How well the check ring functions to prevent backflow deter-mines the consistency of shot size and cushion. Since there are two definitions for cushion, here it is defined as the position of the screw at the end of second stage or pack-and-hold time. How well the non-return valve functions plays a major role in producing consistent parts. Ideally you want to inject the same amount of plastic into every shot.

There are quite a few machines in plants today—for making small parts in particular—that have no check valves at all. These are two-stage presses where material melted in a small barrel with a fixed screw is fed to a plunger or shot pot, where a precisely fitted piston acts as a plunger that injects the plastic into the mold. There is one drawback: The nozzle is longer and has a larger pressure loss.

If we understand the mechanics of the check valve, we can now evaluate the sliding- vs. locking-ring issue. With a sliding-ring check valve, the ring does not rotate with the screw during plastication or screw recovery. It only slides backward during screw rotation and forward during injection (Fig. 1). With the locking-ring valve, the ring rotates with the screw during plastication and moves forward during injection (Fig. 2). They perform the same function, except that the sliding ring does not rotate and the locking ring does rotate during plastication.

The locking-ring style appears to dominate the market. My question is, why?

My view is that most molders believe that locking rings make a better seal, leak less and last longer. But where is the data? What is the cost? The locking-ring valve shown in Fig. 3 has been in use about 2000 hr. Note the scoring and scratches both circumferentially due to rotation and horizontally. Imagine what the inside of the barrel must look like. Is there any doubt that the barrel needs to be replaced too? What is only partially shown is the carbon buildup on the flights of the screw. Three flights of the metering section were nearly full of carbon and glass fibers. In this case, I contend that the locking teeth are partially blocking the forward flow of plastic.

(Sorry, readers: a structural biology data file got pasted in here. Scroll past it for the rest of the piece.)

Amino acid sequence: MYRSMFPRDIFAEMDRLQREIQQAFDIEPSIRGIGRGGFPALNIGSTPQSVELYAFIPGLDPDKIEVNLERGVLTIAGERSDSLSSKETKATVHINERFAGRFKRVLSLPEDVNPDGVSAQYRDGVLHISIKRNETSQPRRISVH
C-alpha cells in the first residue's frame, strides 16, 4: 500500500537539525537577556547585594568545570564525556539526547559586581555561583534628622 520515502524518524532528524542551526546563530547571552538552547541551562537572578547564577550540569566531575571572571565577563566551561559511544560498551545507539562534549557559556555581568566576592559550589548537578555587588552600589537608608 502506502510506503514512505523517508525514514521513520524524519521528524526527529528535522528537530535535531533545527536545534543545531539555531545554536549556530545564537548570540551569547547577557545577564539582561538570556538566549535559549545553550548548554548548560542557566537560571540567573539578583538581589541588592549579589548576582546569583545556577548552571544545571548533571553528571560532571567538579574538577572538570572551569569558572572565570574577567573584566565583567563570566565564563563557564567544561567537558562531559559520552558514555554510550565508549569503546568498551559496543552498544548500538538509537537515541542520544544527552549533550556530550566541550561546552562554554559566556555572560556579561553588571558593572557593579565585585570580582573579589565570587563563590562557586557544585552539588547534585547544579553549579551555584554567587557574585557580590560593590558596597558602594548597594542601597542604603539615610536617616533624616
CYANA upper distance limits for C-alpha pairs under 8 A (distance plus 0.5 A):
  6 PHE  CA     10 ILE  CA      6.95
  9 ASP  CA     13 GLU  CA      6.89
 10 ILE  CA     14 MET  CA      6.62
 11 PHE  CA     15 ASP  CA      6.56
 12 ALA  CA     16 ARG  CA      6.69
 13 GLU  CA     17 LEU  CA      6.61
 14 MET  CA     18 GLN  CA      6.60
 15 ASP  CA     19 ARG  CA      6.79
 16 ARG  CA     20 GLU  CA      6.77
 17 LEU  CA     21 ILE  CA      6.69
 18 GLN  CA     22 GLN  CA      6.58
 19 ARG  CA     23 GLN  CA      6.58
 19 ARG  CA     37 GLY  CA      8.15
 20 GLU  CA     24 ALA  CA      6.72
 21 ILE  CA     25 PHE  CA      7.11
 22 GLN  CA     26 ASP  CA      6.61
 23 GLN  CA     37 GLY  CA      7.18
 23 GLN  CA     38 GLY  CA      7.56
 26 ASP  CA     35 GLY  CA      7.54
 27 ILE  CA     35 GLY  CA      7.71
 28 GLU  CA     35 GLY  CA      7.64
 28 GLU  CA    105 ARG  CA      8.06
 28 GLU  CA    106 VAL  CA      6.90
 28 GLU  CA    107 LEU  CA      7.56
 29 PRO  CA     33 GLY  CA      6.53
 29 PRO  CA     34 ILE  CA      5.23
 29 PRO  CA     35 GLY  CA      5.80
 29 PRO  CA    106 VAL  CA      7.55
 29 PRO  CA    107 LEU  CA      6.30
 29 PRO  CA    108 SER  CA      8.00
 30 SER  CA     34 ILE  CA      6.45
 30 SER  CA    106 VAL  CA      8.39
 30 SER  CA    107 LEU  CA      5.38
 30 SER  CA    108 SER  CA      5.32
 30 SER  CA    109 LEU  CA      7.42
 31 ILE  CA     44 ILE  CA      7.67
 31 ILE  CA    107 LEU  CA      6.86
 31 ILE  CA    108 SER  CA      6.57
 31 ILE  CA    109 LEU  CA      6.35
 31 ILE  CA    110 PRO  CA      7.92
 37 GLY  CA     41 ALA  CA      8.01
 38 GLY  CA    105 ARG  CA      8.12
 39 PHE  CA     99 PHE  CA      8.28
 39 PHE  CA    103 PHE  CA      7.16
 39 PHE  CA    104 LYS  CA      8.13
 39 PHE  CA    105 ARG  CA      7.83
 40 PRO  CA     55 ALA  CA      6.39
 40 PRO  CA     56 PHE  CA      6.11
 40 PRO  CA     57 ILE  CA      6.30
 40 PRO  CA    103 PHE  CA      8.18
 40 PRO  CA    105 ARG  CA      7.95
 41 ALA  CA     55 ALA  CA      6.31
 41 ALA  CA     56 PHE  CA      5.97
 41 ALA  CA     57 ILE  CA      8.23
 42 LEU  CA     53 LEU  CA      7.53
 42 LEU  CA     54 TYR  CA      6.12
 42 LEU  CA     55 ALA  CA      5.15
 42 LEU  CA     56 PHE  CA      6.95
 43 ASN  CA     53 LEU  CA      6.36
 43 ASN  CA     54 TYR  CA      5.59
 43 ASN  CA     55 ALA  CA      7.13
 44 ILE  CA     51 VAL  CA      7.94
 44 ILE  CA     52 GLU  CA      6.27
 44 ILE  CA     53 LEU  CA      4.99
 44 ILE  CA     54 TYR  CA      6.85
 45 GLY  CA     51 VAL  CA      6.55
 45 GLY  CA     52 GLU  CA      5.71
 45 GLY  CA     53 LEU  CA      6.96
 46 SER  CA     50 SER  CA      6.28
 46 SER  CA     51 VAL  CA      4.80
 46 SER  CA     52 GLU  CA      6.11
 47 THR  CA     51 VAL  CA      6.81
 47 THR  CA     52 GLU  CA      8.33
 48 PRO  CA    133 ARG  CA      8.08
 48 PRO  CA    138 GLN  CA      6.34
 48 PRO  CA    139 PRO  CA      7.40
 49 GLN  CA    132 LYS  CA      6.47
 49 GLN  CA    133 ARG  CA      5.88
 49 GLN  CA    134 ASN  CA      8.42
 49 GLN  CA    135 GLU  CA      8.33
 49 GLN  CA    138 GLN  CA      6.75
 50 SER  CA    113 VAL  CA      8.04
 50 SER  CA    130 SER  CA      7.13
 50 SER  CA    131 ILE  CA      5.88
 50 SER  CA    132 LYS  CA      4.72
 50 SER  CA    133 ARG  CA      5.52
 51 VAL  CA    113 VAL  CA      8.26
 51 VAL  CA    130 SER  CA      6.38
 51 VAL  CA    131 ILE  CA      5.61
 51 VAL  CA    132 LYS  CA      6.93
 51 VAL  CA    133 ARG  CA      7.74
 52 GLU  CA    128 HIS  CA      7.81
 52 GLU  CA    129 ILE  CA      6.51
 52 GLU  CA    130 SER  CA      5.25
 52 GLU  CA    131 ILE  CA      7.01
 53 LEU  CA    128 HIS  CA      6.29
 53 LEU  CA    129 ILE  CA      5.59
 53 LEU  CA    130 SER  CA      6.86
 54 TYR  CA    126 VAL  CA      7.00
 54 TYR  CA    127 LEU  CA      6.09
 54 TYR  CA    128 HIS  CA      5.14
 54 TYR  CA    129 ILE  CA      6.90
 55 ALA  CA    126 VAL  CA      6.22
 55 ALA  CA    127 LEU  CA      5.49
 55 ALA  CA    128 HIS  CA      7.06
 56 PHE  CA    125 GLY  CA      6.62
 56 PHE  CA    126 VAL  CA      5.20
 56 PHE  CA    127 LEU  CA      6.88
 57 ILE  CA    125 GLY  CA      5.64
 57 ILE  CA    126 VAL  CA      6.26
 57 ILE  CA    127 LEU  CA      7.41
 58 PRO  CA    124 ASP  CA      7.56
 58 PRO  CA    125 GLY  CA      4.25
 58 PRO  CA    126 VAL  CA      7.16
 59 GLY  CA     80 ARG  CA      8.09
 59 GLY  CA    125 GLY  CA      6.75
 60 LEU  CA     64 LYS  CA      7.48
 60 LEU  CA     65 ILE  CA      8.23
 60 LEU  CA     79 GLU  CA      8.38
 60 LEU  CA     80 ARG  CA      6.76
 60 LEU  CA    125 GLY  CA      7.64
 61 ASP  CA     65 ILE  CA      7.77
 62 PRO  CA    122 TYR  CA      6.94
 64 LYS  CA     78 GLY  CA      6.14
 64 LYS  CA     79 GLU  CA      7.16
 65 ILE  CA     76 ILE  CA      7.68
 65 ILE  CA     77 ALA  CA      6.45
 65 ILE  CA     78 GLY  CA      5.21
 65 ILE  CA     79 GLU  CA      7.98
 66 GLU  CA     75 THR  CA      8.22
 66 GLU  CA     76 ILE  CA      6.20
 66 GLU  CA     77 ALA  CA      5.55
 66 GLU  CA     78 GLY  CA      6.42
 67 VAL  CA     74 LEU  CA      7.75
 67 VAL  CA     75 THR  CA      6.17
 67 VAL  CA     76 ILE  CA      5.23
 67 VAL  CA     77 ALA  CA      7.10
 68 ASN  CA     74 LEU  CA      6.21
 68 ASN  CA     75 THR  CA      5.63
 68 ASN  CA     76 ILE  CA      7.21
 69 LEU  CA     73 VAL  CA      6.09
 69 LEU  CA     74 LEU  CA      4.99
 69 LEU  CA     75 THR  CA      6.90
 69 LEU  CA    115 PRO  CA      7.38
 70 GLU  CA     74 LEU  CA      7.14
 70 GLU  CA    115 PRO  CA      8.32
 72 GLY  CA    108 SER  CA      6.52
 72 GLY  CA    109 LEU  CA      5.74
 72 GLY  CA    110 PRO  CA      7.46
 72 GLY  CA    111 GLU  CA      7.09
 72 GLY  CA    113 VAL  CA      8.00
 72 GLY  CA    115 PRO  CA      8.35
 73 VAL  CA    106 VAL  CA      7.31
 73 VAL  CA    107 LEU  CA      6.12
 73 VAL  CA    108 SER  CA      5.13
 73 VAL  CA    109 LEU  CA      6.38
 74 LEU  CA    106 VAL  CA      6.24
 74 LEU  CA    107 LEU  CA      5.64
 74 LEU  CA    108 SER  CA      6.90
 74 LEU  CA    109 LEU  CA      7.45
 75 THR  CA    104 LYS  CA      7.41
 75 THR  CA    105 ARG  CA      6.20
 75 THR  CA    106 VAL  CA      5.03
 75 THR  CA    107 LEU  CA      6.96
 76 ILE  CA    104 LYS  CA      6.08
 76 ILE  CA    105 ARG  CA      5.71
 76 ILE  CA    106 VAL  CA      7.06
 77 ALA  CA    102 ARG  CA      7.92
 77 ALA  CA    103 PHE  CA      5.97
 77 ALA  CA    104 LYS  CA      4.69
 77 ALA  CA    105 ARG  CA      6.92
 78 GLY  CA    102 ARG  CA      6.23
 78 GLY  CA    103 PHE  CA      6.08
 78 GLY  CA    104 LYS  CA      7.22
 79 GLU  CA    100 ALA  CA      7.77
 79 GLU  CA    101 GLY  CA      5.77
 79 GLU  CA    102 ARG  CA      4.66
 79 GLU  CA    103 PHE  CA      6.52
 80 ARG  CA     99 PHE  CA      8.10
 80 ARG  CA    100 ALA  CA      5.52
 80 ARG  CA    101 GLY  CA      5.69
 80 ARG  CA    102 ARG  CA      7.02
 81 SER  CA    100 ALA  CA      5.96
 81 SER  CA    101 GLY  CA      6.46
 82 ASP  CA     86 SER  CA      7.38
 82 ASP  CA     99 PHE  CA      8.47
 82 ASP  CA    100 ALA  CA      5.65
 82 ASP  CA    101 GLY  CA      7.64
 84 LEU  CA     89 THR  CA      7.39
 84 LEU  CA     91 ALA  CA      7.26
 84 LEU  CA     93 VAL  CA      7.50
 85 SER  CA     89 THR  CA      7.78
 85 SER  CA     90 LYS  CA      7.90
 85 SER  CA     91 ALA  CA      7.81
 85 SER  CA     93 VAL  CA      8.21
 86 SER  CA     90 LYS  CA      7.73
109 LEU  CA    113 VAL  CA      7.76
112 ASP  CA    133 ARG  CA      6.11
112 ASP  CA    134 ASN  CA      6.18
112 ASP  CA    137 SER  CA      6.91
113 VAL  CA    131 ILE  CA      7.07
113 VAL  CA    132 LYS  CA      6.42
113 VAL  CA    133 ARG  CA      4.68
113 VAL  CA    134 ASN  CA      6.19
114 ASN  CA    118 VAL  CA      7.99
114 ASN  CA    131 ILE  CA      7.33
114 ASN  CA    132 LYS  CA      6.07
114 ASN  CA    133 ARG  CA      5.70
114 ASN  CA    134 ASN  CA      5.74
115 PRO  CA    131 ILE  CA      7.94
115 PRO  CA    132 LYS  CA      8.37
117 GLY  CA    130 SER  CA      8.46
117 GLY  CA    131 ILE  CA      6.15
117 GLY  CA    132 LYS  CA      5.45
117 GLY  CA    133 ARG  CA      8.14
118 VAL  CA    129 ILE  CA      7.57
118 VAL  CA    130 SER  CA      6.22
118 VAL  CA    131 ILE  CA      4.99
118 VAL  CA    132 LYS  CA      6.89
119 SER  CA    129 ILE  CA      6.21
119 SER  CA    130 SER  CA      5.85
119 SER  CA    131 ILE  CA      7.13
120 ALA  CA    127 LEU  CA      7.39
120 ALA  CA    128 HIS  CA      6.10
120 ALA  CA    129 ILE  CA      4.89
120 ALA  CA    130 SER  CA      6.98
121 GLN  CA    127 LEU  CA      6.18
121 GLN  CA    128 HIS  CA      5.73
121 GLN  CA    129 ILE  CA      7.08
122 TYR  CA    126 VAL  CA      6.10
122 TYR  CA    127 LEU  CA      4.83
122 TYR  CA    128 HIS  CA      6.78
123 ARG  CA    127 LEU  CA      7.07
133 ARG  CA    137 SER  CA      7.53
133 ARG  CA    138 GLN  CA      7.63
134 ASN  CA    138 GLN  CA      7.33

In an article I wrote for the August 2017 issue of Plastics Technology (“Time for Another Look at Non-Return Valves”), I voiced my concerns, and Fig. 3 provides some evidence those concerns are real.

The locking-ring style appears to dominate the market. My question is, why?

Can you find sliding-ring valves this scarred? Probably, but after far more machine time and great abuse. Do sliding-type rings wear? Yes of course, but they are far less likely to cause barrel damage. As for better sealing, the industry needs to evaluate stepped-angle and radiused seats. While both are better than standard near-mating-angle valves, one study I have seen shows an 85% improvement for radiused seats over near-mating-angle valves.

Bottom line: I am not a fan of locking-ring check valves and suggest you stay away from them. Granted, we need some head-to-head comparisons with solid data to provide the facts. However, Fig. 3 speaks volumes. How much will it cost to replace the barrel?


ABOUT THE AUTHOR: John Bozzelli is the founder of Injection Molding Solutions (Scientific Molding) in Midland, Mich., a provider of training and consulting services to injection molders, including LIMS, and other specialties. Contact john@scientificmolding.com; scientificmolding.com.